Blog

Michael Covel’s Mind Food for Thought: July 15th Edition

Open the Mind!
Open the Mind!

Mind food for thought:

Enjoy!

Ep. 675: Jerry Muller Interview with Michael Covel on Trend Following Radio

Jerry Muller
Jerry Muller

Subscribe to Trend Following Radio on iTunes

Jerry Muller is a professor of history at The Catholic University of America, where he has taught since 1984. His latest book is “The Tyranny of Metrics.” Quantifying metrics can be a good thing, however, it can easily go too far and have great consequences.

Jerry sees pitfalls of focusing too much on metrics everywhere – schools, hospitals, even venture capital. Children gear their learning toward beating a test rather than intellectually developing their mind. Doctors fixate on standardized performance measures, rewards and punishment, and publicized accountability. The system encourages and sometimes requires doctors to game the system. Venture capitalism, the very field where creativity should prosper, tends to foster an anti-creative atmosphere. Investors want to see data to back up a new product so they can see proof of a future profit. The problem? New innovations don’t have data because they have never been seen before in the marketplace.

Using metrics in schools, hospitals, and business can be extremely useful depending on what context it is used, but alone they are not enough. Human development as well as human experience should be weaved into the equation. Michael and Jerry finish the podcast up talking metrics in China, how it has lead to gaming the system and taken a toll on developing research.

In this episode of Trend Following Radio:

  • Intrinsic motivation
  • Tyranny of metrics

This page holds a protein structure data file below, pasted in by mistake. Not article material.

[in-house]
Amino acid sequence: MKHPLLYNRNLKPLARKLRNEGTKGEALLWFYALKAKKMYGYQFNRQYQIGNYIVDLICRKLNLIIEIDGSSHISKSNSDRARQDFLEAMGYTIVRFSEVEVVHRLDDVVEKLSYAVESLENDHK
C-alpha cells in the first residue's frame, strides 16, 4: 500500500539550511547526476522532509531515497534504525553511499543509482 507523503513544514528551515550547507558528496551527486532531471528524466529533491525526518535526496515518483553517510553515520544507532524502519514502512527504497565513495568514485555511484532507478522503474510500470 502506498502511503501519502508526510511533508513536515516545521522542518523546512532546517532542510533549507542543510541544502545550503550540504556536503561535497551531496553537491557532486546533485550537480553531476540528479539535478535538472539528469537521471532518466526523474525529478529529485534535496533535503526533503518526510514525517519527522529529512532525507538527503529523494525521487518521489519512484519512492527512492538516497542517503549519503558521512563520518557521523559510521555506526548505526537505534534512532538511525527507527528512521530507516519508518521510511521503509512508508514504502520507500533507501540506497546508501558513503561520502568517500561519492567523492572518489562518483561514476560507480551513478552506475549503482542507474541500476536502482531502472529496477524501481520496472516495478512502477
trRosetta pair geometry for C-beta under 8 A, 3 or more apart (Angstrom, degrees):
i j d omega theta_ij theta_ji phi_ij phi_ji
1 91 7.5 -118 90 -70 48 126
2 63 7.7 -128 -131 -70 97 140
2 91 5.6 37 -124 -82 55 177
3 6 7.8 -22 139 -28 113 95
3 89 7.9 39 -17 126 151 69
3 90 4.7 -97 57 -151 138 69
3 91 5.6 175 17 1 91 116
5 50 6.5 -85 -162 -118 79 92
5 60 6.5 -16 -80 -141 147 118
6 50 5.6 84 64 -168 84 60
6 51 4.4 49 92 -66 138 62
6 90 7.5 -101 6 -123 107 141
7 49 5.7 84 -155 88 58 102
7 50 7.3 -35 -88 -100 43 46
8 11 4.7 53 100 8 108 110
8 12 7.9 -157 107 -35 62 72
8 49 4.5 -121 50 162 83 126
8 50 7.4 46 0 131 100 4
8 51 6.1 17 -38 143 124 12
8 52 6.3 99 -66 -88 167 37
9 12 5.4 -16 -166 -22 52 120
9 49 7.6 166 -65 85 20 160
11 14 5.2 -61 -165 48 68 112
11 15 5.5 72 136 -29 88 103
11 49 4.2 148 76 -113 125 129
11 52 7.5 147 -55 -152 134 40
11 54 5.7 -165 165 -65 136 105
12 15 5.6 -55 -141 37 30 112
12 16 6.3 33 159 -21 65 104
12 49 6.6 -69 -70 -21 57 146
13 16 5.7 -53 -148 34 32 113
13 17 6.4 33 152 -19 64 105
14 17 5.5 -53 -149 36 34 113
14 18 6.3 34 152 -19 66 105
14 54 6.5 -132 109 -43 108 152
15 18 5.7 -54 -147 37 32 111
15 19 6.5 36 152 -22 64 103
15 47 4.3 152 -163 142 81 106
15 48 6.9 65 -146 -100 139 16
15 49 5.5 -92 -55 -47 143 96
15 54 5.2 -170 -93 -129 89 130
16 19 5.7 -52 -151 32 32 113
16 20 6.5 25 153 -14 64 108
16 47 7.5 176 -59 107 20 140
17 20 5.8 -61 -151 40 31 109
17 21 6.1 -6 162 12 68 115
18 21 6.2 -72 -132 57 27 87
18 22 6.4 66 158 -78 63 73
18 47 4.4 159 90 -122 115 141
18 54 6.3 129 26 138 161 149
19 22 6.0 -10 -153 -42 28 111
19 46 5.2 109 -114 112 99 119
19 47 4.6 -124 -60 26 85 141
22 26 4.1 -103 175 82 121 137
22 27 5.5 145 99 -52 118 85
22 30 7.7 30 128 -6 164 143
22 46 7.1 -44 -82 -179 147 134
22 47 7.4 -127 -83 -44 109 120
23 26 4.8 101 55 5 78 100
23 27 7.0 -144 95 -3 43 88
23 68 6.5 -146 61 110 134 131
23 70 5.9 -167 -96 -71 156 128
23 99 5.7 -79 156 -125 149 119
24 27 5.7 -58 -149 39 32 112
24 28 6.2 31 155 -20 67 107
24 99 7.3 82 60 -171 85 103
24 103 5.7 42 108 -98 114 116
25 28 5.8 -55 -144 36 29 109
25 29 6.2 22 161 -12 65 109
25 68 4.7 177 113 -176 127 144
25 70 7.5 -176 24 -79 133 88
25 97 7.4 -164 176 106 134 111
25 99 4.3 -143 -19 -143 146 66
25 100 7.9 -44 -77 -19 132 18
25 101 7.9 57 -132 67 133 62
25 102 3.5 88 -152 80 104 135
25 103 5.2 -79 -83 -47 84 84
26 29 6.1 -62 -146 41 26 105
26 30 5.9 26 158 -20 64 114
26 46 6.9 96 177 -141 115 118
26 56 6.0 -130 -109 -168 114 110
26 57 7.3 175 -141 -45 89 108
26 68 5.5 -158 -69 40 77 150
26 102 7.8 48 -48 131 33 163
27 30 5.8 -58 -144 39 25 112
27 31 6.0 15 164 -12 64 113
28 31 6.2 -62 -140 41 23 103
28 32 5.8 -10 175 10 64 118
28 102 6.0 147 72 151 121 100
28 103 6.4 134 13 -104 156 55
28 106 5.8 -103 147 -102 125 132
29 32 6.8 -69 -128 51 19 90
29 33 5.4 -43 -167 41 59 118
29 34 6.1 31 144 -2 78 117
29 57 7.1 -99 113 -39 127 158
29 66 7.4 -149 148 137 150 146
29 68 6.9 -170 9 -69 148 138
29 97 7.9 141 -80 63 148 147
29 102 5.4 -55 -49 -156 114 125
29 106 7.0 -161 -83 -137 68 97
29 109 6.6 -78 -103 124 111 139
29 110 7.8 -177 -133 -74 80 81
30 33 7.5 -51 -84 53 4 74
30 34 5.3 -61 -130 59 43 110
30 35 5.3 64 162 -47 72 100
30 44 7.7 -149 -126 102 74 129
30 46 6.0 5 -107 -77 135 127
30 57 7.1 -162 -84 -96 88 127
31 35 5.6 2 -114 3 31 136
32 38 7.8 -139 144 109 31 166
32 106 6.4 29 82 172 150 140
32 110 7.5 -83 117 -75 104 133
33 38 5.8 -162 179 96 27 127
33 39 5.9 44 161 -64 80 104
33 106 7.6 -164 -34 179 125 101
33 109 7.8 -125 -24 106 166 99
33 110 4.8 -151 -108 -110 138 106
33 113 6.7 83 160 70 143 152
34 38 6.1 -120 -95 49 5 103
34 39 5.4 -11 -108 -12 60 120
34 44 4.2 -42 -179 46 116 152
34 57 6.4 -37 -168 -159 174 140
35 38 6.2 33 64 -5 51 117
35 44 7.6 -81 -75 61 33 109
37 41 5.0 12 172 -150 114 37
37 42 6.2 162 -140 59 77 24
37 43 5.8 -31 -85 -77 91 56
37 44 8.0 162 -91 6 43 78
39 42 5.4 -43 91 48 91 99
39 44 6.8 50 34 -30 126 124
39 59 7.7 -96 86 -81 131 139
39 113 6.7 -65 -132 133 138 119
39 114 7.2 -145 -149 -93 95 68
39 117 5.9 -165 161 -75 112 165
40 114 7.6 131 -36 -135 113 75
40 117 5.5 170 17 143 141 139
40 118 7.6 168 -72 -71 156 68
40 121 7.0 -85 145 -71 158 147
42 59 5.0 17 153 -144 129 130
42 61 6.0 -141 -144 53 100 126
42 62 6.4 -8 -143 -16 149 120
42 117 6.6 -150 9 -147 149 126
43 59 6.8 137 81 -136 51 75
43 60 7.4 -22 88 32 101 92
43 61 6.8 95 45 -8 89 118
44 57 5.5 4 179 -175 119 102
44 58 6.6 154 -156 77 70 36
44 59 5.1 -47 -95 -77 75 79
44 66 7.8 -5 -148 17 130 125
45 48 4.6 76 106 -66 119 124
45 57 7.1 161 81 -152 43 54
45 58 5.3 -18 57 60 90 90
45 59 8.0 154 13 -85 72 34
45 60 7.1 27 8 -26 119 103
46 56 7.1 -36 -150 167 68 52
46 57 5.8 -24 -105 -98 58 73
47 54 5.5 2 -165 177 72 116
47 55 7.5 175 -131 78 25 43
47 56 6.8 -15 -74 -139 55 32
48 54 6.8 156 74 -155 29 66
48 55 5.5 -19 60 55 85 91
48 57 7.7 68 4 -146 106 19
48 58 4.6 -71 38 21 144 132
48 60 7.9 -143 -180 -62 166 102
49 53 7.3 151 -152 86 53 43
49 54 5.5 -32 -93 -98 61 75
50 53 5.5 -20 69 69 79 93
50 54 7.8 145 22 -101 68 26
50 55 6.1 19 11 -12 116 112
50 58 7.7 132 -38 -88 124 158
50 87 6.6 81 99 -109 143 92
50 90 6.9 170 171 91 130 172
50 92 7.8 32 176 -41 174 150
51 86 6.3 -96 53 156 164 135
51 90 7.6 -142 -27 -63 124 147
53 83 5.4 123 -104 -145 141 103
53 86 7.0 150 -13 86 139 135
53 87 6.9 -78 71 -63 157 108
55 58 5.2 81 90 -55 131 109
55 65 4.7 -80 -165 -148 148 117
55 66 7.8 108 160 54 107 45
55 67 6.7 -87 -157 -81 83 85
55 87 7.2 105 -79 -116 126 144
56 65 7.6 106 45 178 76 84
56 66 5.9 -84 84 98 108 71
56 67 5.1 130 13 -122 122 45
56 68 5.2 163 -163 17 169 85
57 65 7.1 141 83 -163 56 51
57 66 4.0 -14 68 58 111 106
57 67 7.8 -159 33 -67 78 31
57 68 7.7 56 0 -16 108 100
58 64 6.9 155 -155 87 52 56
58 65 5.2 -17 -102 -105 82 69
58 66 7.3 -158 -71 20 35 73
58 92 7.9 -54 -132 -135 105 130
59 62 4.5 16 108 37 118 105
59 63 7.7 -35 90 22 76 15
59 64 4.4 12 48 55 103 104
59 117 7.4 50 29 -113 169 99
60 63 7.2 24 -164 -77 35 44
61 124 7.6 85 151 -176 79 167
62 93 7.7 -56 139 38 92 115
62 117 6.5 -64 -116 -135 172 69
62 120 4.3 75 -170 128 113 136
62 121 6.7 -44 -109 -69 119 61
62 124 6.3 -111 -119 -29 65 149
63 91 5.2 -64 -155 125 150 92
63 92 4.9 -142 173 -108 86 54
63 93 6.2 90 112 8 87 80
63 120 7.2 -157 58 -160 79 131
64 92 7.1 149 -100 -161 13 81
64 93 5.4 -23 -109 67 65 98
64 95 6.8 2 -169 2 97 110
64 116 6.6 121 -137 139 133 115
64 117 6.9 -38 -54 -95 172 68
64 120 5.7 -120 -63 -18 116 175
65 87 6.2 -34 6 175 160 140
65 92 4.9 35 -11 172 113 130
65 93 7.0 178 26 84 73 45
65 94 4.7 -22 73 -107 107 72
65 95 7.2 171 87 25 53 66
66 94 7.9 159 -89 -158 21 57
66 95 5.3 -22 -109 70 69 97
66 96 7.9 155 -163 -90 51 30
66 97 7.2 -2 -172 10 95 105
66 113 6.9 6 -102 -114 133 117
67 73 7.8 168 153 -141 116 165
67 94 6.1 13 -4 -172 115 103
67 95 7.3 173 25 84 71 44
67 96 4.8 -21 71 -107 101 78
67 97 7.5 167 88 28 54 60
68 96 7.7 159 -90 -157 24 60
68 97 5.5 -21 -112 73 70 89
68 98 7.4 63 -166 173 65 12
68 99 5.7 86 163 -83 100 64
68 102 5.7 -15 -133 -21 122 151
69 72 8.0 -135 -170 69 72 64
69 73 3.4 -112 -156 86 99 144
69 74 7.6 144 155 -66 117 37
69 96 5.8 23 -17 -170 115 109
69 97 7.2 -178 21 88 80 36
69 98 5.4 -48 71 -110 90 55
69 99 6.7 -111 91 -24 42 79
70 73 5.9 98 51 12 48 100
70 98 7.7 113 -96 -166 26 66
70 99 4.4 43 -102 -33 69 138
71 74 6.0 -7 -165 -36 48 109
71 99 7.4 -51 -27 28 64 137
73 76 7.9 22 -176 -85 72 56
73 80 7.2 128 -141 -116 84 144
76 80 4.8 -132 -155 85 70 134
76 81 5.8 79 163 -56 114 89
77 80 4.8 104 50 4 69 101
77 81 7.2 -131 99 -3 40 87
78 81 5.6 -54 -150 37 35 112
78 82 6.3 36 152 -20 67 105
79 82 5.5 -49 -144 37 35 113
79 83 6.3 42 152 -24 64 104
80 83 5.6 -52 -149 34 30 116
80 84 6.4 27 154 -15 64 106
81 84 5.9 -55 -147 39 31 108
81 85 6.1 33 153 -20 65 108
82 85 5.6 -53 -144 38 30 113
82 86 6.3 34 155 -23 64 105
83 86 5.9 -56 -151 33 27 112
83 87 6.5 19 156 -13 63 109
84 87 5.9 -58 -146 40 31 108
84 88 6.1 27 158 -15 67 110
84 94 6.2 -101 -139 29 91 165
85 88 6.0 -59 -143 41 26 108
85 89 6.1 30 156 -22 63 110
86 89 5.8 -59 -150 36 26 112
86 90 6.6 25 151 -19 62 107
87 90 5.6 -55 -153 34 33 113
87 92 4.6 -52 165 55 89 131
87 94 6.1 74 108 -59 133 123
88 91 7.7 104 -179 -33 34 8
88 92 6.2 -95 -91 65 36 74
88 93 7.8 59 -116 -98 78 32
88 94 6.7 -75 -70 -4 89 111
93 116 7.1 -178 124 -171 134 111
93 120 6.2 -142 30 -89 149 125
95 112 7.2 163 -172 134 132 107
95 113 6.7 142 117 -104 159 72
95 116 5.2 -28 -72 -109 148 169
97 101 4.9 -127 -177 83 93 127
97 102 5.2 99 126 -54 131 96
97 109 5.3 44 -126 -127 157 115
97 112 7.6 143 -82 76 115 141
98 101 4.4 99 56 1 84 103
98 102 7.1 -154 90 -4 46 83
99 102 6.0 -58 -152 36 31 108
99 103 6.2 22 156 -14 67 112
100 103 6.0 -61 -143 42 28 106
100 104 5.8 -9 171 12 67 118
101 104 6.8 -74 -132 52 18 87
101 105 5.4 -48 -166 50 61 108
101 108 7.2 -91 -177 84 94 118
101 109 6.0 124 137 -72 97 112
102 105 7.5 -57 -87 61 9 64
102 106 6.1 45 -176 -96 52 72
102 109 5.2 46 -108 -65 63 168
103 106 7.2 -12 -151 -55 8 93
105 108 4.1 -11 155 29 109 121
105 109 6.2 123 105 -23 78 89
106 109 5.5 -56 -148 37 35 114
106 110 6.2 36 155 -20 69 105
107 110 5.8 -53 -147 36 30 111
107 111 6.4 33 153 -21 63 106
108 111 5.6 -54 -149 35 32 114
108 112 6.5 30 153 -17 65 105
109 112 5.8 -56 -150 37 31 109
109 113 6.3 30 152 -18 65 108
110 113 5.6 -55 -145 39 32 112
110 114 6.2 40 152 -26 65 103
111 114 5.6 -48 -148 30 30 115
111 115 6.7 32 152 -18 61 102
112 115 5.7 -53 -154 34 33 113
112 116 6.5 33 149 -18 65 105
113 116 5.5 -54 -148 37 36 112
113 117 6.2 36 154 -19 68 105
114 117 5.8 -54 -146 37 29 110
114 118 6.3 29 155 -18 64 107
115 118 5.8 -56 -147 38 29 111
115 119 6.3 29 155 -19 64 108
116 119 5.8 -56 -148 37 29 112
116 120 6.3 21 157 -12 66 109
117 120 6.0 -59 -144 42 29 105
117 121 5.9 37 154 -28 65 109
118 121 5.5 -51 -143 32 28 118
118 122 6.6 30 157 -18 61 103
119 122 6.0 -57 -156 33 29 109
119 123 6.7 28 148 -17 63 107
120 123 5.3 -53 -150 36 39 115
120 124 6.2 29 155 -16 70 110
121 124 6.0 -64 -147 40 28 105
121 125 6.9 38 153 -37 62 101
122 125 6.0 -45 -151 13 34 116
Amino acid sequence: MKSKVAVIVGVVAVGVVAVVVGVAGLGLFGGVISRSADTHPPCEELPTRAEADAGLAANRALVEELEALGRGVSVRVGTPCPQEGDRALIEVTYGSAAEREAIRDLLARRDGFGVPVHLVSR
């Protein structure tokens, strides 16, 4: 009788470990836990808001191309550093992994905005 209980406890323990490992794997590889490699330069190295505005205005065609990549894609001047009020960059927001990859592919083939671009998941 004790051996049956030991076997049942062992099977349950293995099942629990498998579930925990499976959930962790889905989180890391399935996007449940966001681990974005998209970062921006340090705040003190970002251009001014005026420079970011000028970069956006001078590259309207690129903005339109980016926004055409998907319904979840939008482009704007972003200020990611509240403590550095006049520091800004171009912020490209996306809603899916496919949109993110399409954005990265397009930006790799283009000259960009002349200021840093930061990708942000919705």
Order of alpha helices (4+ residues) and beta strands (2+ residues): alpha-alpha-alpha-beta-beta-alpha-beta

• Metric fixation
  • Metrics in law enforcement
  • Metrics in health industry
  • Managerial ideology
  • Powerpoint presentations
  • Metrics in China

Mentions & Resources:

“I find your work fascinating…”

Feedback in:

Hi Michael,

I’ve been listening to your podcast for about a year now. I first heard about you from the Bloomberg Odd Lots Podcast, where you spoke about Turtle Traders. I then started listening to your own podcast and I find your work fascinating!

You conduct brilliant interviews with interesting people from all kinds of backgrounds, but your interviews reveal a lot about their work, without giving it all away, which I appreciate a lot. One definitely needs to follow up and do some more research on your guests after an episode; which I try to do in most cases. I highly enjoy your podcast.

I have 2 requests: First, would it at be possible to have any of the fathers of Behavioral Economics on your show, i.e Kahneman or Thaler (I don’t think you’ve had either of them on your show yet? I may be mistaken.) Second, on your show, you mention that if one wanted to get started with Trend Following, to reach out to you. So, my question is, do you have any suggestions of where to start? Which resources should I be reading, what kind of programs would I need to start trading, and how much money would I need? I recently started my first job, so in some months, I’ll have a bit more disposable income than others. Knowing where to start would be invaluable.

Thanks for your show, I am a big fan.

Kind regards
[Name]

Email with more details on the way! The fathers of the behavioral school? Go here.

Ep. 674: Trend Following Mega Fifth Edition with Michael Covel on Trend Following Radio

New Trend Following
New Trend Following

Subscribe to Trend Following Radio on iTunes

Michael plays three epic interviews with Ed Seykota, Martin Lueck and Jean-Philippe Bouchaud profiled in chapter’s 12, 13 and 14 of his newest edition of Trend Following: How to Make a Fortune in Bull, Bear and Black Swan Markets.

Ed Seykota was originally profiled in the classic book “The Market Wizards.” Seykota has played a pivotal role in the growth of trend following trading for 40 years.

Martin Lueck holds an M.A. in Physics from Oxford University and currently is the Research Director and President of Aspect Capital. Lueck was originally with Adam, Harding and Lueck Limited (AHL), which he co-founded with Michael Adam and David Harding.